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Hospital Acquired Complications in Tasmania: prevalence and health economic implications


   Menzies Institute for Medical Research

  Dr Barbara de Graaff  Applications accepted all year round  Competition Funded PhD Project (Students Worldwide)

About the Project

About the research project - https://www.utas.edu.au/our-research/research-degrees/available-projects/health-and-medicine/area/menzies-institute-of-medical-research/hospital-acquired-complications-in-tasmania-prevalence-and-health-economic-implications

In 2017 all Australian jurisdictional governments signed the National Health Reform Agreement. An important element of this is the focus on improving outcomes for patients admitted to hospital, including reducing hospital acquired complications (HACs). HACs occur during inpatient episodes of care and are largely a result of inadequate clinical risk mitigation strategies. The Australian Commission on Safety and Quality in Health Care have published a list of 16 HACs, including falls resulting in fracture or intracranial injury, healthcare-associated infection, gastrointestinal bleeding, medication complications and delirium. HACs typically involve longer length of stay and increased medical and surgical interventions, resulting in poorer patient outcomes and increased costs. In 2018 the Independent Hospital Pricing Authority (IHPA) introduced an adjustment to funding hospital admissions in which a HAC occurred. In practice, this means that the incremental costs associated with HACs are not funded.

The aims of this PhD project are to characterise the predominant HACs occurring in Tasmanian public hospitals and estimate the cost to the state government.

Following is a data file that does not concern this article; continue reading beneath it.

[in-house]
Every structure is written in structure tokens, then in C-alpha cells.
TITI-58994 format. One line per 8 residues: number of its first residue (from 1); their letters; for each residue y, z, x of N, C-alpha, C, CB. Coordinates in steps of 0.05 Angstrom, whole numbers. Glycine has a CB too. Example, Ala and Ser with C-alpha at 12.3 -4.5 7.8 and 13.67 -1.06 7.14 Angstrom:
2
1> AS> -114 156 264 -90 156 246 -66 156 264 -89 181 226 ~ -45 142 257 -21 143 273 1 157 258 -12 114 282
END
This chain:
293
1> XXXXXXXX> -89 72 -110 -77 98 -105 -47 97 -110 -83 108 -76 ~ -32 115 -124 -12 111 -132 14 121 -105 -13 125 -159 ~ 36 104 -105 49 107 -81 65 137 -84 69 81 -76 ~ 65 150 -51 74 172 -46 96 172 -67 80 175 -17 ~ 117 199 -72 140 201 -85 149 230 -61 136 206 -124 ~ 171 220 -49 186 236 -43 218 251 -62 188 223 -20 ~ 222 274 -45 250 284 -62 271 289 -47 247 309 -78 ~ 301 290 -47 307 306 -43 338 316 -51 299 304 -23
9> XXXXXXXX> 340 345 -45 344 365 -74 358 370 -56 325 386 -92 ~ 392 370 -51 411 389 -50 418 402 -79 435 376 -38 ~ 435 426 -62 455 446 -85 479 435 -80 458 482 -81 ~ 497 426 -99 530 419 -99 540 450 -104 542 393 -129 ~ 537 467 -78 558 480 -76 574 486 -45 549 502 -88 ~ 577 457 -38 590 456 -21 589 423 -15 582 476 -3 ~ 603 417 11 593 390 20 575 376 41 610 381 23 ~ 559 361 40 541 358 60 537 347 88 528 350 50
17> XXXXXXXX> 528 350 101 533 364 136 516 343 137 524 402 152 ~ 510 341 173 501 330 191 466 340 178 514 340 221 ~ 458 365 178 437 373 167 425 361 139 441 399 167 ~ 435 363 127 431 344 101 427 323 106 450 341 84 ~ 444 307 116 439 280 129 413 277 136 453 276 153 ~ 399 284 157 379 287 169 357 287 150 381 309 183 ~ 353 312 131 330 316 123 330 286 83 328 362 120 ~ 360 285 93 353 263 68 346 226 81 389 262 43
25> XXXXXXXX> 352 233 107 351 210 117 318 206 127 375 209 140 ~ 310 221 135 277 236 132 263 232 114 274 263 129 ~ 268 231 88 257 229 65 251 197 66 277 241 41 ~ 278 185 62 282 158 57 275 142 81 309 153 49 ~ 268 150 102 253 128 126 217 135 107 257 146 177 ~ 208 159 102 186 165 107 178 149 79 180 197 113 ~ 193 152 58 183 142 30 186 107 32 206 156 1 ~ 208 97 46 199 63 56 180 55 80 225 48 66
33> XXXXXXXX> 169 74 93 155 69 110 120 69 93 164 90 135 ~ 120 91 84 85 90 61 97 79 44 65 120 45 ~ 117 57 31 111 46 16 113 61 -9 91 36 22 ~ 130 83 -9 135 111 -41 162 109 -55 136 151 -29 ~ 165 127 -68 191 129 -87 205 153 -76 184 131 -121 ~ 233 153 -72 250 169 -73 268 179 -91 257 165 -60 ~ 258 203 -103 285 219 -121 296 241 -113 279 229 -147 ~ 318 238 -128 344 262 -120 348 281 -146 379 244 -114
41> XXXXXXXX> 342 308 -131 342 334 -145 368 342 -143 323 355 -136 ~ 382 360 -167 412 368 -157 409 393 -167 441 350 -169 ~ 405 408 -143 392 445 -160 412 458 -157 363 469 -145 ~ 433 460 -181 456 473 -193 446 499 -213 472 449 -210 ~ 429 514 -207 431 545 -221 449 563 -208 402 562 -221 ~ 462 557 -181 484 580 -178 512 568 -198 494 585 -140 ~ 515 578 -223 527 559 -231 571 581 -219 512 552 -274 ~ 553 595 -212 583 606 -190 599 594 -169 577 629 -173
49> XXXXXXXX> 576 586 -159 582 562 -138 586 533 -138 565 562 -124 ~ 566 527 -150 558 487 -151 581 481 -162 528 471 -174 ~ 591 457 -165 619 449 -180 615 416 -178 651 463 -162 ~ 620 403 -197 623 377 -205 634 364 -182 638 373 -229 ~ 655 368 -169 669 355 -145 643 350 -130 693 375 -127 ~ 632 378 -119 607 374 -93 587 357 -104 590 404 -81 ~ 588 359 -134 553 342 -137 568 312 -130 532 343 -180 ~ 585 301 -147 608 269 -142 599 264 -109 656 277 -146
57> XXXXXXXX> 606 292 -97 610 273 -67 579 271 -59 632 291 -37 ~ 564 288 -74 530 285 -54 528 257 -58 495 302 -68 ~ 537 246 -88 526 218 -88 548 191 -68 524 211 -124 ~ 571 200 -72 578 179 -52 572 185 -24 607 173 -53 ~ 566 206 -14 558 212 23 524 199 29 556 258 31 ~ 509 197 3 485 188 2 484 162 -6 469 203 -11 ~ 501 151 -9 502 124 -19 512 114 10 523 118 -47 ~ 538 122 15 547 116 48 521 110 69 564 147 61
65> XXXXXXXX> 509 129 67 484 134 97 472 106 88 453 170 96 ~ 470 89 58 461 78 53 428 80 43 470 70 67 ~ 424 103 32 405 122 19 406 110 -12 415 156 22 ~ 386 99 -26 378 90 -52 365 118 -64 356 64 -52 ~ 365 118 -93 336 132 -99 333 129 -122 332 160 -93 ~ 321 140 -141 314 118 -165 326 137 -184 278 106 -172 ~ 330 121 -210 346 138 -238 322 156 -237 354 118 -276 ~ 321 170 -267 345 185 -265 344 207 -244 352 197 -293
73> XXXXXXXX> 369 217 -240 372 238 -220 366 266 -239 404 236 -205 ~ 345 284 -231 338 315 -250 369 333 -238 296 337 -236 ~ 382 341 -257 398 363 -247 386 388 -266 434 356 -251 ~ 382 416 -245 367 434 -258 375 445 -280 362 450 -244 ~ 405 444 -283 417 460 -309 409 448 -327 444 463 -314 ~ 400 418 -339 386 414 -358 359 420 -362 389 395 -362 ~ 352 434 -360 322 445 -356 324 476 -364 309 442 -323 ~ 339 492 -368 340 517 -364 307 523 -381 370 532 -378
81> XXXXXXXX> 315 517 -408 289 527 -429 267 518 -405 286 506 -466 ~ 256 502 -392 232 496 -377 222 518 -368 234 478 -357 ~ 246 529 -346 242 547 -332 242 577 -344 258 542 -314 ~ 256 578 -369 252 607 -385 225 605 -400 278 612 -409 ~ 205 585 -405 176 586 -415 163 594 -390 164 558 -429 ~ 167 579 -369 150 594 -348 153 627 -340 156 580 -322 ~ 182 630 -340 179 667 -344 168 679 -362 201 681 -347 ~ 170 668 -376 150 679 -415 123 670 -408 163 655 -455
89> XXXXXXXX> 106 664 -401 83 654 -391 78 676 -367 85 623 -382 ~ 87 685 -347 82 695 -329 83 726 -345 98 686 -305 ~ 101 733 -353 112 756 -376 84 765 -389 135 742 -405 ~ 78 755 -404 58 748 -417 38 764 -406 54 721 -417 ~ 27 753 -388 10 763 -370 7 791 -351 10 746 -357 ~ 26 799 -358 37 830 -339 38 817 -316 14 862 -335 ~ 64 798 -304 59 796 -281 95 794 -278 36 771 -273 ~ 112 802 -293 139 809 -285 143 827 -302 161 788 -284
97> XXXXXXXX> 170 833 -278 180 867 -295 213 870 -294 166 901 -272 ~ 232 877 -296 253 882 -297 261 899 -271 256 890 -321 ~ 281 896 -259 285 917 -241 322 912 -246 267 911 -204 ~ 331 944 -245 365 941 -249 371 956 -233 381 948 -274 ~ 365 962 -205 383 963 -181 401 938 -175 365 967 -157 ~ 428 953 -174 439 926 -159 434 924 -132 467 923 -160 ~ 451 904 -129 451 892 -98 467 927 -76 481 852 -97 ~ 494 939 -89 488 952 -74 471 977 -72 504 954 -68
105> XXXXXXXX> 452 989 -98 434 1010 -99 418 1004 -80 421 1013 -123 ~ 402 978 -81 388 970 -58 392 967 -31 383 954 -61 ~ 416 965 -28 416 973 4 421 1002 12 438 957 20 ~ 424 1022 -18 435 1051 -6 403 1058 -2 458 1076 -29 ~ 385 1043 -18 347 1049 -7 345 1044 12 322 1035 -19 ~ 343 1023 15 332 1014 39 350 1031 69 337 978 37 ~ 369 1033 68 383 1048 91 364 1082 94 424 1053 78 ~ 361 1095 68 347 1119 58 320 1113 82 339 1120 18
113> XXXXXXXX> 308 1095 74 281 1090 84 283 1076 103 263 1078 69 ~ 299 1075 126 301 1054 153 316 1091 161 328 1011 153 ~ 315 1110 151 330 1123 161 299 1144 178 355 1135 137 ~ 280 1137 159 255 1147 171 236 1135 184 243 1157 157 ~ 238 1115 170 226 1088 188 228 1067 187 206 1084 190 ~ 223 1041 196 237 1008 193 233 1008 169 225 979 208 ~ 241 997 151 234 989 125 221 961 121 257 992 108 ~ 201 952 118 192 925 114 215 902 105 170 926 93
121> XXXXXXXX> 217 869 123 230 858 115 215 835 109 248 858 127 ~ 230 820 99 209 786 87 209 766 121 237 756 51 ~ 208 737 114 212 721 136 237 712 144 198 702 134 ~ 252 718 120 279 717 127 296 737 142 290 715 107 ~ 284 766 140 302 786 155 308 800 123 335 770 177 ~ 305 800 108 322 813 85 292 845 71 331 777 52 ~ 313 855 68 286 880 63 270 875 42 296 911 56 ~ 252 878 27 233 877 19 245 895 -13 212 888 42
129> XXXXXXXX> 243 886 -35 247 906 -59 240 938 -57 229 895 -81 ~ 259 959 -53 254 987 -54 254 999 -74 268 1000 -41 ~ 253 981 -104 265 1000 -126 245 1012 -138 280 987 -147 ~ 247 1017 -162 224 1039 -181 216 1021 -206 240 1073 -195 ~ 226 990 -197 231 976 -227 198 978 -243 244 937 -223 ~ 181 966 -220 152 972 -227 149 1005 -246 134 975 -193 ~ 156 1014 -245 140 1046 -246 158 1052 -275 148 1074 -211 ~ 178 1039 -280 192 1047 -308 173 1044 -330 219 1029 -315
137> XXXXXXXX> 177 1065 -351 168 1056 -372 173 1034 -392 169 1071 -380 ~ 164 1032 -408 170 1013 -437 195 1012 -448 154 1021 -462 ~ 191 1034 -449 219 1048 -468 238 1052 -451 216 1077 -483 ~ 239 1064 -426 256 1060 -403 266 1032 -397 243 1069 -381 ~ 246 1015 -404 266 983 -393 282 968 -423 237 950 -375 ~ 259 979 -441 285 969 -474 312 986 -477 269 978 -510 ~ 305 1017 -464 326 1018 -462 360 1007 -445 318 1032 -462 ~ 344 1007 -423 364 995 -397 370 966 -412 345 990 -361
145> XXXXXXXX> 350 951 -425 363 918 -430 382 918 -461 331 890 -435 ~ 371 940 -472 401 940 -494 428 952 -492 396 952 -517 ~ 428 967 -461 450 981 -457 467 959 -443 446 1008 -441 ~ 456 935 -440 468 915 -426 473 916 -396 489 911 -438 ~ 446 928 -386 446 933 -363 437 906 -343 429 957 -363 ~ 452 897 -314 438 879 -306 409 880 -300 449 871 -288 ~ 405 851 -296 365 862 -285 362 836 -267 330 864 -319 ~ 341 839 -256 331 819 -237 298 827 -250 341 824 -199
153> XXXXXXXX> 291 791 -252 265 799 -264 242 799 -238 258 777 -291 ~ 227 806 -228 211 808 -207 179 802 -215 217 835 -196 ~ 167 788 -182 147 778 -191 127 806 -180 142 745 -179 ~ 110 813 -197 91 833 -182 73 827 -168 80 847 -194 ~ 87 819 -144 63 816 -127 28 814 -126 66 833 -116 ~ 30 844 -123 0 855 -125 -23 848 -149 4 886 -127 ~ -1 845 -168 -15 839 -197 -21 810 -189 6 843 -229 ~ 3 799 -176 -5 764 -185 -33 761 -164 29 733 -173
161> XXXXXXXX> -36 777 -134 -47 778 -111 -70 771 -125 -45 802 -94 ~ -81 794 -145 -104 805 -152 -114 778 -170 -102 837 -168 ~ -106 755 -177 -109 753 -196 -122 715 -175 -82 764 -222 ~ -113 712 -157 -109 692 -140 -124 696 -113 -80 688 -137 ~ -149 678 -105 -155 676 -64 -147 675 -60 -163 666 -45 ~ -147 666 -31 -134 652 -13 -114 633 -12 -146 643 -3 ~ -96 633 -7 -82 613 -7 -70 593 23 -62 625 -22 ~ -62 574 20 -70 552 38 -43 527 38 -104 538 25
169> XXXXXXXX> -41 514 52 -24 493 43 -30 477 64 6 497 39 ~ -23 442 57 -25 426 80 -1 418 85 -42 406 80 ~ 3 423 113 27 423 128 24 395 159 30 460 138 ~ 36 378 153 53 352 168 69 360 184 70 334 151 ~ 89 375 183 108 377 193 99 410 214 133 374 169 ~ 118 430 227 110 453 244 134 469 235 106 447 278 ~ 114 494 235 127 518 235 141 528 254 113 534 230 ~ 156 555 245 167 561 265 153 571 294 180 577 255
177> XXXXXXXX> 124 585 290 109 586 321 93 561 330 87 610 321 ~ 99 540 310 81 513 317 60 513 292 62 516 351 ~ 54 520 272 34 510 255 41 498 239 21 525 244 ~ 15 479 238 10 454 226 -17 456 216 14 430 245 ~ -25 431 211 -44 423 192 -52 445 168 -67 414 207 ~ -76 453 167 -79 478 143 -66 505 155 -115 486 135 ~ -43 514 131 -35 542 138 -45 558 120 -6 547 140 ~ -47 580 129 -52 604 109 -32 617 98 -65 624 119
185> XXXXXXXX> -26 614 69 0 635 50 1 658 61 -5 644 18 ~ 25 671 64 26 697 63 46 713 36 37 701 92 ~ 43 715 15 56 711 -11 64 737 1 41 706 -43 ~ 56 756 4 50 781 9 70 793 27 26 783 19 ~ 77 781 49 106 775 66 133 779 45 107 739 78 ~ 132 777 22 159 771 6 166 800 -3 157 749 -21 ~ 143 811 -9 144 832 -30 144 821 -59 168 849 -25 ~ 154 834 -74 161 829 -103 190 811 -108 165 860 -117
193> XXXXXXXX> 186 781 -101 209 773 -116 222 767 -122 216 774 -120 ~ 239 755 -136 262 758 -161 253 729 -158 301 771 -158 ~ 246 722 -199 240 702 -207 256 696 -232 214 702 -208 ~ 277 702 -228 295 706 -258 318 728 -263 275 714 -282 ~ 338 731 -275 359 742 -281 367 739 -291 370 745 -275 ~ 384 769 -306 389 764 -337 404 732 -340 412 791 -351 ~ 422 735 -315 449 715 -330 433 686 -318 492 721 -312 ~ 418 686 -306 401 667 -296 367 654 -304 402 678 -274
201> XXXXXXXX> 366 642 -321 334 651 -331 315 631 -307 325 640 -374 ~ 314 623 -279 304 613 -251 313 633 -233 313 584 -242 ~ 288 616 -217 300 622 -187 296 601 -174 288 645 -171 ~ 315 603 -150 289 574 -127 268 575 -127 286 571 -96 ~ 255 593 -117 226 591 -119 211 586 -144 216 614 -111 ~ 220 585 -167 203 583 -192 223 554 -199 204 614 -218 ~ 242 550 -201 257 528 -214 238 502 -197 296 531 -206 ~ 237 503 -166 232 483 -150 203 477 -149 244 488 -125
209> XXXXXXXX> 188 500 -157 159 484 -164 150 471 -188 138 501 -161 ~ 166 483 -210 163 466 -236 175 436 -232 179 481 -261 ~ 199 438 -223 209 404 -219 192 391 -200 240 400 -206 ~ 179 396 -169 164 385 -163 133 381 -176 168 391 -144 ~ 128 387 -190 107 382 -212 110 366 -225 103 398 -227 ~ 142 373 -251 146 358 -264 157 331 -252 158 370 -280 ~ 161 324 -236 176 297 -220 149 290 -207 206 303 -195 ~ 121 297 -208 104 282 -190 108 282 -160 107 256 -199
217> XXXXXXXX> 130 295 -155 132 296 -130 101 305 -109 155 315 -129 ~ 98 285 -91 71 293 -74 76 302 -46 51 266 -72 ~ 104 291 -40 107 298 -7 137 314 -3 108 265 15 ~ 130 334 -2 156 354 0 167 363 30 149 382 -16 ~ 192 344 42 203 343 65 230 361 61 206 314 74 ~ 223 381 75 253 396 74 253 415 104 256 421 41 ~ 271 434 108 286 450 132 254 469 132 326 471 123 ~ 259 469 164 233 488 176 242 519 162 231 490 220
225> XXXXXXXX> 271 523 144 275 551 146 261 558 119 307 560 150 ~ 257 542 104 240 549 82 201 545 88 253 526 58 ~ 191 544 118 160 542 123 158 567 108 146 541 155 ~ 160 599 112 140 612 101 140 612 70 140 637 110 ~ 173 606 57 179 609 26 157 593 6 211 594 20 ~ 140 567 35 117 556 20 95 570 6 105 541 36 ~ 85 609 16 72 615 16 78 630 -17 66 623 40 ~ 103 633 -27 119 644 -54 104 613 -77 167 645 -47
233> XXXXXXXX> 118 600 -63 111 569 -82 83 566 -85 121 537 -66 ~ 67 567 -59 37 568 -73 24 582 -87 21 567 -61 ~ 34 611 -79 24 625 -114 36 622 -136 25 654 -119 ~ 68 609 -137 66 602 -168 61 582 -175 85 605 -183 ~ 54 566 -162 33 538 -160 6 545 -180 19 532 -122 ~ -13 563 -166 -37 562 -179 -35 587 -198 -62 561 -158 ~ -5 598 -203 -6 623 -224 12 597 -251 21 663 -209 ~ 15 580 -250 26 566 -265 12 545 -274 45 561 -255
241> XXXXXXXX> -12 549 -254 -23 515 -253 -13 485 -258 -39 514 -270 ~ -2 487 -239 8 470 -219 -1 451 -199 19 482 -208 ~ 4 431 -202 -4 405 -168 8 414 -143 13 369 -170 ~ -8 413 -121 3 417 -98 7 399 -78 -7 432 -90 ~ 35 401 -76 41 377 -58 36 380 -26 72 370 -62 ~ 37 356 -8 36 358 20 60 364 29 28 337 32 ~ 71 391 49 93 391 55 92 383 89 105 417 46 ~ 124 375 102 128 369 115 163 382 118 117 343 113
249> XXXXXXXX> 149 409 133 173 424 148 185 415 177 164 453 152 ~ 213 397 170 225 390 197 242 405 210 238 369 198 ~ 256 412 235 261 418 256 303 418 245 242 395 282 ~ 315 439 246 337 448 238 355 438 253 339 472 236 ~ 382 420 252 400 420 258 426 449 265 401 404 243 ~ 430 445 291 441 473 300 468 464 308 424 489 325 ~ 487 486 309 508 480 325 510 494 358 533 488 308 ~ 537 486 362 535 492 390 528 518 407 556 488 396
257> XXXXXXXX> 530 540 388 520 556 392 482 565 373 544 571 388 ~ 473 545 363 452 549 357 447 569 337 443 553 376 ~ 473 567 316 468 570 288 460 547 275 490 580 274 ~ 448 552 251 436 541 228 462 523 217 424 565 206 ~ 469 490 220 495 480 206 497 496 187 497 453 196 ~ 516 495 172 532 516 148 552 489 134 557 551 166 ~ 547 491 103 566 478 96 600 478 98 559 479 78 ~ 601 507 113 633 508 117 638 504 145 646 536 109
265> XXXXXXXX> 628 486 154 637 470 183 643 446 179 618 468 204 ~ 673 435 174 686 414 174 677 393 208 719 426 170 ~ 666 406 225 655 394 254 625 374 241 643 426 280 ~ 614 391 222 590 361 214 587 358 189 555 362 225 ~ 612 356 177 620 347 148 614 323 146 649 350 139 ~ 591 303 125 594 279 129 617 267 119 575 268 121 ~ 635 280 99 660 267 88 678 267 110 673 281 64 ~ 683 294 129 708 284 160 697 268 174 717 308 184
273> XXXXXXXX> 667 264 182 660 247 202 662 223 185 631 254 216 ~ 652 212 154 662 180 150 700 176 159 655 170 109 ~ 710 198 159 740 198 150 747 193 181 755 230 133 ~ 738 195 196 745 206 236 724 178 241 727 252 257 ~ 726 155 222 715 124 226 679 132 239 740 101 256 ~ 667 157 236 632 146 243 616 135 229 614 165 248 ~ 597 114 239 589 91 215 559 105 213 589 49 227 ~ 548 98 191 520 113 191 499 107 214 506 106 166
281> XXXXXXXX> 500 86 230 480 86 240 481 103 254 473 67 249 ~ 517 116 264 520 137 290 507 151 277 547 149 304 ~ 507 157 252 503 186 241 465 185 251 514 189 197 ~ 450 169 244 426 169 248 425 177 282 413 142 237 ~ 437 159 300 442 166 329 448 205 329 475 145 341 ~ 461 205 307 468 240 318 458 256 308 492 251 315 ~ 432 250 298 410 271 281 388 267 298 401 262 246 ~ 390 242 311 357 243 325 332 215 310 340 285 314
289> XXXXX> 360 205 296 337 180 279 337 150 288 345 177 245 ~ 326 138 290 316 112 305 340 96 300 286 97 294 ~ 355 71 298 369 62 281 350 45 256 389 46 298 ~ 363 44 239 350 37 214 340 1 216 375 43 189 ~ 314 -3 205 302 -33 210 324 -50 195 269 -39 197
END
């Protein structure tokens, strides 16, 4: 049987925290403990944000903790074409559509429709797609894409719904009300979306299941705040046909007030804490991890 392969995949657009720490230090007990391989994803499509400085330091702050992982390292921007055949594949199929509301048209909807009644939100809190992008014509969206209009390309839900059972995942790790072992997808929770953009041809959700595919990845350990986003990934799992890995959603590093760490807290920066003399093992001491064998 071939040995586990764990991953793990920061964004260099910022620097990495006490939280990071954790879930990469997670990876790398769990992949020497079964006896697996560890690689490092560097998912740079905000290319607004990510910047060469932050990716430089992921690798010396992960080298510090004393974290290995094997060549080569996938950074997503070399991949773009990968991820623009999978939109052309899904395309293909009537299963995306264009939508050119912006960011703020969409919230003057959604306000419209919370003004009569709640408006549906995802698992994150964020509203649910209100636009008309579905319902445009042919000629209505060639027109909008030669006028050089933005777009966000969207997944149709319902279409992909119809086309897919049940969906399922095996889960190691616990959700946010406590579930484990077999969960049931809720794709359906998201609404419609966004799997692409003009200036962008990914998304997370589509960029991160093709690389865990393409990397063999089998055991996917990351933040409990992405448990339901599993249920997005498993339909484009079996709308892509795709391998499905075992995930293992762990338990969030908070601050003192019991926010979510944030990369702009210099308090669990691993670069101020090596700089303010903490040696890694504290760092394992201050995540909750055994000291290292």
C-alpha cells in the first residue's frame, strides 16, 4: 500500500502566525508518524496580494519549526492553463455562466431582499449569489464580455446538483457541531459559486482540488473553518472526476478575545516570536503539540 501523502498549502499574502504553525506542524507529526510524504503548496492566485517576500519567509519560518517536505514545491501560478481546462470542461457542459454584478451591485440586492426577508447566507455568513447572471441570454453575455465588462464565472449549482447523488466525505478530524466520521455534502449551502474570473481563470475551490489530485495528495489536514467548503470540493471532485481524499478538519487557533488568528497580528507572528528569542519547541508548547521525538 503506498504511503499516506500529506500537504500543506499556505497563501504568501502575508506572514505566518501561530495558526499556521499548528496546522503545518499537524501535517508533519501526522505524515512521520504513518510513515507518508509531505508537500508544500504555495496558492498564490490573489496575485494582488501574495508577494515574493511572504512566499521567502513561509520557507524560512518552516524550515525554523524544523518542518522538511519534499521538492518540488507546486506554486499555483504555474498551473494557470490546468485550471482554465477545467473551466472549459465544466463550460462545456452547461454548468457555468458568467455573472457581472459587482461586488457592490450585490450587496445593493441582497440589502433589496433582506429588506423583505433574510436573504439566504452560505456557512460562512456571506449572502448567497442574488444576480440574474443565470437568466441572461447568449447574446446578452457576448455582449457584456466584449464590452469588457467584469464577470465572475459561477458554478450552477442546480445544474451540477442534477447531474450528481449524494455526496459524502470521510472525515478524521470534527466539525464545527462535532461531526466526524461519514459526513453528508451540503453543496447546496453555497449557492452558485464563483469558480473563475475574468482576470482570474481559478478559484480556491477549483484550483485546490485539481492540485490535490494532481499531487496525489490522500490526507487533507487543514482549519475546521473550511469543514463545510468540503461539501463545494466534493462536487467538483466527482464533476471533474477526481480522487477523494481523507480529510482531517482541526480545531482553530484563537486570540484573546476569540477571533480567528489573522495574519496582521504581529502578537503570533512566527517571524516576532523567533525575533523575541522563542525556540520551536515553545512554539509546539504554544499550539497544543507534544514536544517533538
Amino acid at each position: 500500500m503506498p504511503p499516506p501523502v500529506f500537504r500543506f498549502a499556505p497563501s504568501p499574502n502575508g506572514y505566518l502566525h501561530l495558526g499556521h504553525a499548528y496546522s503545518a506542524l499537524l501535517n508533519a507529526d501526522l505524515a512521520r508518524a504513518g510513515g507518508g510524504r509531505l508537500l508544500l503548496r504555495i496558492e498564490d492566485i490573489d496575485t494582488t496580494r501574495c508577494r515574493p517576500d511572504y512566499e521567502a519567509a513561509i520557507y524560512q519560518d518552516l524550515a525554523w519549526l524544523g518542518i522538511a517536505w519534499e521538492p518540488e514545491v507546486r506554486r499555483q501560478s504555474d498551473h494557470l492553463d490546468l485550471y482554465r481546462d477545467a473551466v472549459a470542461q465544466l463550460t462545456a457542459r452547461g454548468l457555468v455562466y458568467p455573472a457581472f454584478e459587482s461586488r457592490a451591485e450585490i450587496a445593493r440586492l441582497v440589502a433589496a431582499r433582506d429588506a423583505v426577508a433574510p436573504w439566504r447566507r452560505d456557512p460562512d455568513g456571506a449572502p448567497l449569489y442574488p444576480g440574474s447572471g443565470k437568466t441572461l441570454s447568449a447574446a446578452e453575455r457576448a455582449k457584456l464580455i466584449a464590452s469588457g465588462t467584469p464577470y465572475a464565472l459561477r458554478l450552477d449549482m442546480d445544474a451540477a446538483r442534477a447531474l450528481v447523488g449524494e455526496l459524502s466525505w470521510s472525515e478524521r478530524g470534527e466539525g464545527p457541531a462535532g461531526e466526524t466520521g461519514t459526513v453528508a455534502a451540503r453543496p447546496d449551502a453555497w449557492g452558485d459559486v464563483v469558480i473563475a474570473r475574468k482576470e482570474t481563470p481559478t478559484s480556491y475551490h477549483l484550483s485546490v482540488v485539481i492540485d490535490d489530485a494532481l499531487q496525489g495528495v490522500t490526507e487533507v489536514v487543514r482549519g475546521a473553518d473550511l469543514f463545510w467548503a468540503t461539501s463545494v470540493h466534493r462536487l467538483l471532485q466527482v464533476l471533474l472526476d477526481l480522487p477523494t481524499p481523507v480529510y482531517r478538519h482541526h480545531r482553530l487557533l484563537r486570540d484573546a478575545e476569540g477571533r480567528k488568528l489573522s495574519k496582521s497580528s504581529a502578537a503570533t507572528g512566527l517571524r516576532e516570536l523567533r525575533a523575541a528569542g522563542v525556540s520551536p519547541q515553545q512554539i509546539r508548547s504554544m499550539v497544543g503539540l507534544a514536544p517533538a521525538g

Four studies will be undertaken:

  1. Describe the prevalence of HACs in Tasmanian public hospitals in 2021;
  2. Identify predictors of HACs;
  3. Assess HACs associated with low-value care; and
  4. Estimate the annual cost impacts of HACs for Tasmanian hospitals.

These studies will be conducted using deidentified linked datasets. An important aspect of this work will include engaging with government stakeholders to ensure the research reflects current and future policy directions, and provides evidence to support improved health service provision.

Funding

Applicants will be considered for a Research Training Program (RTP) scholarship or Tasmania Graduate Research Scholarship (TGRS) which, if successful, provides:

  • a living allowance stipend of $28,597 per annum (2021 rate, indexed annually) for 3.5 years
  • a relocation allowance of up to $2,000
  • a tuition fees offset covering the cost of tuition fees for up to four years (domestic applicants only)

If successful, international applicants will receive a University of Tasmania Fees Offset for up to four years.

As part of the application process you may indicate if you do not wish to be considered for scholarship funding.

Eligibility

The project is open to domestic (Australian and New Zealand) and international applicants who are already in Australia (onshore) at the time of submitting their application.

Due to current Australian COVID-19 travel restrictions the University cannot accept applications from international applicants who are currently overseas.

Applicants should review the Higher Degree by Research minimum entry requirements and the following additional eligibility criteria specific to this project:

  • Applicants with a background in public health, health services, or health economics/economics are preferred

Selection Criteria

The project is competitively assessed and awarded.  Selection is based on academic merit and suitability to the project as determined by the College.

Application process

After checking and ensuring that you meet the eligibility and selection criteria contact the project supervisor.


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